r"""
Quantum Chemistry with PennyLane
================================
.. meta::
:property="og:description": Explore how PennyLane brings modern quantum computing tools
to tackle quantum chemistry problems.
:property="og:image": https://pennylane.ai/qml/_images/water_structure.png
.. related::
tutorial_vqe Variational quantum eigensolver
*Author: PennyLane dev team. Last updated: 26 Oct 2020*
In quantum chemistry and materials science, the term *electronic structure methods* encompasses
the approximations used to find the many-electron wave function of polyatomic systems.
Electronic structure methods rely on the Born-Oppenheimer approximation [#kohanoff2006]_,
which allows us to write the electronic Hamiltonian of the molecule as
an operator which depends parametrically on the "frozen" nuclear positions.
Once the electronic problem is well defined, estimating the molecular properties with chemical
accuracy requires wave-function-based electronic structure calculations. However,
even if we have access to powerful high-performance computers, the application of
post-Hartree-Fock electron correlation methods [#jensenbook]_ becomes extremely
challenging even for molecular systems with a few atoms.
Quantum computers offer a promising avenue for major breakthroughs in quantum chemistry. For
example, a quantum computer consisting of 50 qubits could naturally encode the wave function of the
water molecule, which on a classical computer would have to be obtained by diagonalizing a
Hamiltonian matrix with dimensions on the order of :math:`\sim 10^{11}`. In particular,
the Variational Quantum Eigensolver (VQE) [#peruzzo2014]_ is a promising hybrid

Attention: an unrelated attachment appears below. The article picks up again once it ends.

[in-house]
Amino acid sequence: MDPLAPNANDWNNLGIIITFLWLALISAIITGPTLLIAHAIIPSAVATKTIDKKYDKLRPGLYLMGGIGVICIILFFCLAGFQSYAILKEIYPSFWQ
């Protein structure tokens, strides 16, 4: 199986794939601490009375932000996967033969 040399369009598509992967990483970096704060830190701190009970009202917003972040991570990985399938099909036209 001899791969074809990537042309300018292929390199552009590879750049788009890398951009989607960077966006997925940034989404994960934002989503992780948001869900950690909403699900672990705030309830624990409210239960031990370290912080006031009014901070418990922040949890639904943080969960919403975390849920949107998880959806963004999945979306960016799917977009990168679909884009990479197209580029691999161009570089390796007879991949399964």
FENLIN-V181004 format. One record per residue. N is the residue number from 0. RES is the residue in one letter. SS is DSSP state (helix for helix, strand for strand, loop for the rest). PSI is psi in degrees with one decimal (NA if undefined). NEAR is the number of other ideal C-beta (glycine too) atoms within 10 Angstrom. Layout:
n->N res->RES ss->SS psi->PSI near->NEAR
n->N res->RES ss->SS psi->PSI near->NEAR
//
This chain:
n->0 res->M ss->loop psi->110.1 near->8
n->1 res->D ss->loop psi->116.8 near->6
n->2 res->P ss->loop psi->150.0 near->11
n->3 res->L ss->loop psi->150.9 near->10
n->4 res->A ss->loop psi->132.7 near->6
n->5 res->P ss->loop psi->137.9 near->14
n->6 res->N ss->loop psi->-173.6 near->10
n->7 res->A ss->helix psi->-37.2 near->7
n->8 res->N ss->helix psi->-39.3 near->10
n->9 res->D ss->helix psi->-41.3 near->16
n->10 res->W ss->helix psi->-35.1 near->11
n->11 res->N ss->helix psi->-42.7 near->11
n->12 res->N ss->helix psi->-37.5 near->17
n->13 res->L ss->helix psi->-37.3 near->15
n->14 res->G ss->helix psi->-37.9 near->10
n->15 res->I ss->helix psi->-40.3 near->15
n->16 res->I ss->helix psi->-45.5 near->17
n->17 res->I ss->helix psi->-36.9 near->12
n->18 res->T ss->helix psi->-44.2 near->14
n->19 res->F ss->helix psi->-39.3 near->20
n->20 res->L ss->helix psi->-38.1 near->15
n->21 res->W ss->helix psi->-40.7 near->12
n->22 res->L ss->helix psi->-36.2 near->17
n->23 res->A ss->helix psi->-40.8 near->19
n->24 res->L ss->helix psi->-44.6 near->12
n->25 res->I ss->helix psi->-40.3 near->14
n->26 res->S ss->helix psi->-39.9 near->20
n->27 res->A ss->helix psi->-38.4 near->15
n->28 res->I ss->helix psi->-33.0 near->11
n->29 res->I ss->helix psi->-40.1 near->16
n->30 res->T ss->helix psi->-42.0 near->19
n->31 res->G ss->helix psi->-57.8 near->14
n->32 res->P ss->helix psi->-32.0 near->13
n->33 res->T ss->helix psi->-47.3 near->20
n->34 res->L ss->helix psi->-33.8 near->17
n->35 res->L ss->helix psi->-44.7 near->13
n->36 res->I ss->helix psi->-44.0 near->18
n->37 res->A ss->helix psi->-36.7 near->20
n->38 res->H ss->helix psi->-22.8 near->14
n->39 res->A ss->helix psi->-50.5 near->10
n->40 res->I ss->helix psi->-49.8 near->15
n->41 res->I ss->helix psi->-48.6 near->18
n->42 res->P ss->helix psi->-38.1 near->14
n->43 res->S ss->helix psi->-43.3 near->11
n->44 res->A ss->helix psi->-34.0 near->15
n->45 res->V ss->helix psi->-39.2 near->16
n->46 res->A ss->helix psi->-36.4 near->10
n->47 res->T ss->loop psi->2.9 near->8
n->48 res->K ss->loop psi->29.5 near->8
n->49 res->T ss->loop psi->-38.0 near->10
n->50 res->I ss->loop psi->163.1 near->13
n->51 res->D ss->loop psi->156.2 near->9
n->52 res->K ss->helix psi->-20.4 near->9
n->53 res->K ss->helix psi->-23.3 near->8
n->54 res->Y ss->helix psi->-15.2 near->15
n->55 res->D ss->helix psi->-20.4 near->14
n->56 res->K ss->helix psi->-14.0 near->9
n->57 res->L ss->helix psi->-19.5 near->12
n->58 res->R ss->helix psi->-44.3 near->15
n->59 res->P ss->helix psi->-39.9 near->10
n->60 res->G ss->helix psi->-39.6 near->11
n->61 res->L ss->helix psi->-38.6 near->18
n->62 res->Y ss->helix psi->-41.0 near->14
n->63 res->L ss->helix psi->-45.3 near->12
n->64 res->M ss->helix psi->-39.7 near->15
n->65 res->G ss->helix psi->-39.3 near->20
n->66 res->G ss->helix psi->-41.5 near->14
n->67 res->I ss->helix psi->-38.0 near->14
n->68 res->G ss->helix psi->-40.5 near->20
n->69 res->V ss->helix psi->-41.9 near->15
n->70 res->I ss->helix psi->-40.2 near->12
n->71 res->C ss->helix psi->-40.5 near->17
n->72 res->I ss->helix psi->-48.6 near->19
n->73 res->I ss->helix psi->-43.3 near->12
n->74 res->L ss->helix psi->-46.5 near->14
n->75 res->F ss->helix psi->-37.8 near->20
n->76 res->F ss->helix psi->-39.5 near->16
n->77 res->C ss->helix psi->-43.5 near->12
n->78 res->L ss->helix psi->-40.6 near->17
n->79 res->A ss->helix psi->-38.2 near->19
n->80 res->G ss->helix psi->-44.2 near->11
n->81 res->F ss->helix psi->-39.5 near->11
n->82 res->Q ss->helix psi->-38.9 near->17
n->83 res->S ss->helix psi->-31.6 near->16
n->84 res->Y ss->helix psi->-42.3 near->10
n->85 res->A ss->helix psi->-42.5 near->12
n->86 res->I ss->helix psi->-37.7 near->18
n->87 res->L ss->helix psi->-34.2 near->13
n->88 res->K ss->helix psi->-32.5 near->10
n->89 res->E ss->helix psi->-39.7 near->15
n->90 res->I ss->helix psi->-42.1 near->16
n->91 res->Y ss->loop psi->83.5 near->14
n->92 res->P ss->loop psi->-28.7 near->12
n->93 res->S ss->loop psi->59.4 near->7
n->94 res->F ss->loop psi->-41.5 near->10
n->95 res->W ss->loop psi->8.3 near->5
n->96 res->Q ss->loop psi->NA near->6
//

quantum-classical computational scheme where a quantum computer is used to prepare the trial wave
function of a molecule and to measure the expectation value of the **electronic Hamiltonian**,
while a classical optimizer is used to adjust the quantum circuit parameters in order to find
the lowest eigenvalue of the measured Hamiltonian.
The goal of this tutorial is to highlight PennyLane's quantum chemistry functions and abilities
to build the electronic Hamiltonian of any molecule starting with its geometry and continue all
the way to obtaining the Hamiltonian represented in the basis of Pauli matrices. This tutorial
can also be an opportunity to become more familiar with fundamental concepts in quantum chemistry.
Sit down, brew a hot drink, and let's take a look!
Importing the molecular structure
---------------------------------
The first step is to import the QChem package from PennyLane.
"""
from pennylane import qchem
##############################################################################
# In this example, we construct the electronic Hamiltonian of one of the most unique
# molecules: water. We begin by reading the positions of the oxygen and hydrogen atoms. The
# equilibrium geometry of water is read from the file :download:`h2o.xyz `